“The Pepco Holdings, Inc. Social Table is an integral part of Clark Hall's outdoor ‘Tributary’ ecosystem, which resembles a river flowing through the landscape. It builds upon past collaborations and integrates our shared commitment to both engineering education and environmental sustainability.” darryll j. pines, a. james clark hall school of engineering dean and farvardin professor of engineering


INSPIRATION / 3

BIOENGINEERING LIVES IN NEW A. JAMES CLARK HALL

there was nothing like

Naming Gifts Support New Hub for Human Health Innovation

Clark Hall. We feel very

By Lauren Brown

able to fund an InTerp

fortunate that we are Suite to help aspiring “I was pleased to be able

entrepreneurs build

to provide a substantial

their companies.”

gift to the School of

rajan ’90, m.s. ’95 and sandhya mittu ’92, m.s. ’96

Engineering to start the Fischell Department of Bioengineering and the Robert E. Fischell Institute for Biomedical Devices to encourage future engineering students to create wonderful new medical devices for the benefit of all mankind.” robert e. fischell m.s. ’53, hon. sc.d. ’96

“As strong proponents of innovation to enhance human health, we were excited to invest in A. James Clark Hall. We are thrilled to be part of this spectacular building project and look forward to hearing about the many ways

A. JAMES CLARK HALL FEATURES OPTICAL LASER AND IMAGING LABS FOCUSED ON DIGITAL FABRICATION, RAPID PROTOTYPING, 3-D PRINTING, OPTICS AND BIOINFORMATICS.

Maryland engineers “Jim Clark was a builder. He leaves his mark on

a. james clark hall opened in January as the University of Maryland’s new home for human health innovation—with the support of several major donors. The 184,000-square-foot building for the Fischell Department of Bioengineering and the Robert E. Fischell Institute for Biomedical Devices combines under one roof an array of flexible classrooms, collaborative student project spaces and high-tech labs. “Great ideas will turn into life-changing devices and biomedical treatments in this magnificent research building,” said university President Wallace D. Loh. “Our students, faculty, researchers and partners will have what they need to produce bioengineering marvels, as well as advances in other fields.” The building is named for the late A. James Clark, the real estate developer, philanthropist and 1950 alumnus who gave a $12 million leadership gift. “My father felt the university’s decision to name the School of Engineering after him was the most meaningful honor he would ever receive,” said Courtney Clark Pastrick, board chair of the A. James & Alice B. Clark Foundation. “I think he would be humbled to have this cornerstone of innovation named in his honor. Our family is proud of its potential to truly transform the future of education and health in our world.”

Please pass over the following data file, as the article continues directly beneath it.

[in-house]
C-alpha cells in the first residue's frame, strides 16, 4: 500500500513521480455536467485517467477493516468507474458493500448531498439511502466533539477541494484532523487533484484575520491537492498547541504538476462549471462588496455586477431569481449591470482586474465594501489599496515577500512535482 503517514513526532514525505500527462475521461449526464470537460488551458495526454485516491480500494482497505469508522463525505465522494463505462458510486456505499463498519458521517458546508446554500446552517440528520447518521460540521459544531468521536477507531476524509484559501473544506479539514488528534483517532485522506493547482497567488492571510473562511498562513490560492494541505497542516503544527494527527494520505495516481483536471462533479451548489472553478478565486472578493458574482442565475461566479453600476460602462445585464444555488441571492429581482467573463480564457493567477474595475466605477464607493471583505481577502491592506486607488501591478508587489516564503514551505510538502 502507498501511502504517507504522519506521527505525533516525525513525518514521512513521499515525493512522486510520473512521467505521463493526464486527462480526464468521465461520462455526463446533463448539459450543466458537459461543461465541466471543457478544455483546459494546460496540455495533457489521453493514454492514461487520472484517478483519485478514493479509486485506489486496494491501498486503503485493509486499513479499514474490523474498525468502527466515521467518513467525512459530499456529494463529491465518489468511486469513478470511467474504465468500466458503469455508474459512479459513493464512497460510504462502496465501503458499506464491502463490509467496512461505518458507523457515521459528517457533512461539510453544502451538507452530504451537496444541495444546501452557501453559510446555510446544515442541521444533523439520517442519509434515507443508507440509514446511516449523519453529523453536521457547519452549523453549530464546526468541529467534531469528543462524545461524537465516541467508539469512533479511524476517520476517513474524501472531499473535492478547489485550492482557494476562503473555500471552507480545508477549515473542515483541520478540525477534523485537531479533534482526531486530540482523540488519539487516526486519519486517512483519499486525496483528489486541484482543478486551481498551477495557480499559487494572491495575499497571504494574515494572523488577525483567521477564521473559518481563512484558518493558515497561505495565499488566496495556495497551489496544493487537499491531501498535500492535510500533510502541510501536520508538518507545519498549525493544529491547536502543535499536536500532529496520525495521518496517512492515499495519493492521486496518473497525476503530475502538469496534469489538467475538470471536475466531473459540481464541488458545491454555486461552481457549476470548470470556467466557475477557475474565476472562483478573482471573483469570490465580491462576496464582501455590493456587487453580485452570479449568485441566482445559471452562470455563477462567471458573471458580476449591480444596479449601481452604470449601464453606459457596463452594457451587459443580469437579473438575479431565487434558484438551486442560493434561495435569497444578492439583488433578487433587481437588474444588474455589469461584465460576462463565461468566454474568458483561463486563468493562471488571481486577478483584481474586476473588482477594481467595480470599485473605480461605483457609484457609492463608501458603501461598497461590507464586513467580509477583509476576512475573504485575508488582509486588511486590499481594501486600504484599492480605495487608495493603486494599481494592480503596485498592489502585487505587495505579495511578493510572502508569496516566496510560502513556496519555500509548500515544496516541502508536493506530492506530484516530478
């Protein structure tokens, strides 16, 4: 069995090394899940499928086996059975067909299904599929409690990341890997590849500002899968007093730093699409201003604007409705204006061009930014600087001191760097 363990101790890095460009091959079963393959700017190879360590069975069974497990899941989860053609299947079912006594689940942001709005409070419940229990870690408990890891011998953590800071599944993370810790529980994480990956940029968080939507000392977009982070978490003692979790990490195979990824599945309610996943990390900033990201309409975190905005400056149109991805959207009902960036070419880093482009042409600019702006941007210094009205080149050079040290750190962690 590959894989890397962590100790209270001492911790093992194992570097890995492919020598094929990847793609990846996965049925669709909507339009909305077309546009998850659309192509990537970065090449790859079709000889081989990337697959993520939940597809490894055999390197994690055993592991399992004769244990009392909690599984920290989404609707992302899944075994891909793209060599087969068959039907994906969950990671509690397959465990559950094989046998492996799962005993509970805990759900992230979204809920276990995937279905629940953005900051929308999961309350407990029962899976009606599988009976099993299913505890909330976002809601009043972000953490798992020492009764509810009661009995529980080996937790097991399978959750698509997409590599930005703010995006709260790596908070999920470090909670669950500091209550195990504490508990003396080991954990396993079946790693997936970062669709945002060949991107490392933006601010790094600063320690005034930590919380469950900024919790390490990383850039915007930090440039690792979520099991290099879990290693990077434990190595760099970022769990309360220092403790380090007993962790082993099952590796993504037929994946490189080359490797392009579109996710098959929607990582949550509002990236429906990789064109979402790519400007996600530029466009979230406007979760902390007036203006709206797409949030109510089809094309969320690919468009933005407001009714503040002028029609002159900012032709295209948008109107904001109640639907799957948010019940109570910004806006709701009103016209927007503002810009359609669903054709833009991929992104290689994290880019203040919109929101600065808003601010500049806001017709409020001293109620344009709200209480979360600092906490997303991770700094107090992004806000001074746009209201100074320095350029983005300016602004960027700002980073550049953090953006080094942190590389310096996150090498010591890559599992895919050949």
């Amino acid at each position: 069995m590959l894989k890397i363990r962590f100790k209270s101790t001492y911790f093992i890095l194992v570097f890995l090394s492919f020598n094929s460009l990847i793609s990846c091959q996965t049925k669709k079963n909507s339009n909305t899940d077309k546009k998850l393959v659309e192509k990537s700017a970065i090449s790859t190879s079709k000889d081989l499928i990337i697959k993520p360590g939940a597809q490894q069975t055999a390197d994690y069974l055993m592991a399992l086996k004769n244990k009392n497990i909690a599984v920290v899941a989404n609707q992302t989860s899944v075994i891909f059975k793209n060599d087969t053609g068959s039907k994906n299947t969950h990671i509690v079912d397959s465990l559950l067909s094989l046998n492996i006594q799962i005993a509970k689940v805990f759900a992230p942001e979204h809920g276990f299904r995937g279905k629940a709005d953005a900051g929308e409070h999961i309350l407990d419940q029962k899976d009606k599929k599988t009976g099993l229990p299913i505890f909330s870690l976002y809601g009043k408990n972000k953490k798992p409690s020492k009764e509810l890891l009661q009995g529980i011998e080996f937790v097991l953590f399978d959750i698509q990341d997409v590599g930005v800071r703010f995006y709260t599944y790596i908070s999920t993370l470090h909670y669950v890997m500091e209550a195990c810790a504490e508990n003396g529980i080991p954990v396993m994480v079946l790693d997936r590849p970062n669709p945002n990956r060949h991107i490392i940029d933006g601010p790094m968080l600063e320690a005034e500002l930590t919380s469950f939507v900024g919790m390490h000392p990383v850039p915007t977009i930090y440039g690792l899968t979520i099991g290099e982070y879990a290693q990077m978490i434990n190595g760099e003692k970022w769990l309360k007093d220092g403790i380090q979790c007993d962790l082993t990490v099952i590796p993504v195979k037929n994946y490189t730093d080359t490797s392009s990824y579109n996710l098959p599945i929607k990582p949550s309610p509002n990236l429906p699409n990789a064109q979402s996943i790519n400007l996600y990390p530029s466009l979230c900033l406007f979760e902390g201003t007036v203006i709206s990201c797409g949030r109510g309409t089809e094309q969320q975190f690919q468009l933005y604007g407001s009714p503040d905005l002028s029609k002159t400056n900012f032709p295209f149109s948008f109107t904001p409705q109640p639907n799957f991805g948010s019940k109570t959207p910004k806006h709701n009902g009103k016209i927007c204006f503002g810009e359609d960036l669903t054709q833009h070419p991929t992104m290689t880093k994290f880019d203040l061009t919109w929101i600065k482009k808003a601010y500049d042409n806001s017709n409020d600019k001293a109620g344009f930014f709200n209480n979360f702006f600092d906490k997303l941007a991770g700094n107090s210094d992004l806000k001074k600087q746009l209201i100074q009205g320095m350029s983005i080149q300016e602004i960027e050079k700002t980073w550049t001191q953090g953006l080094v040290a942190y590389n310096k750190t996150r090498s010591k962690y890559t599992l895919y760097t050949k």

the building he built, the company that bears his name, the region

will help improve the human condition through bioengineering solutions.” dr. t.k. patrick and marguerite sung ’70

he helped change, the personal values he passed down to those of us lucky enough to work for him and the good works and young students he endowed and mentored.” lawrence c. and melanie franco nussdorf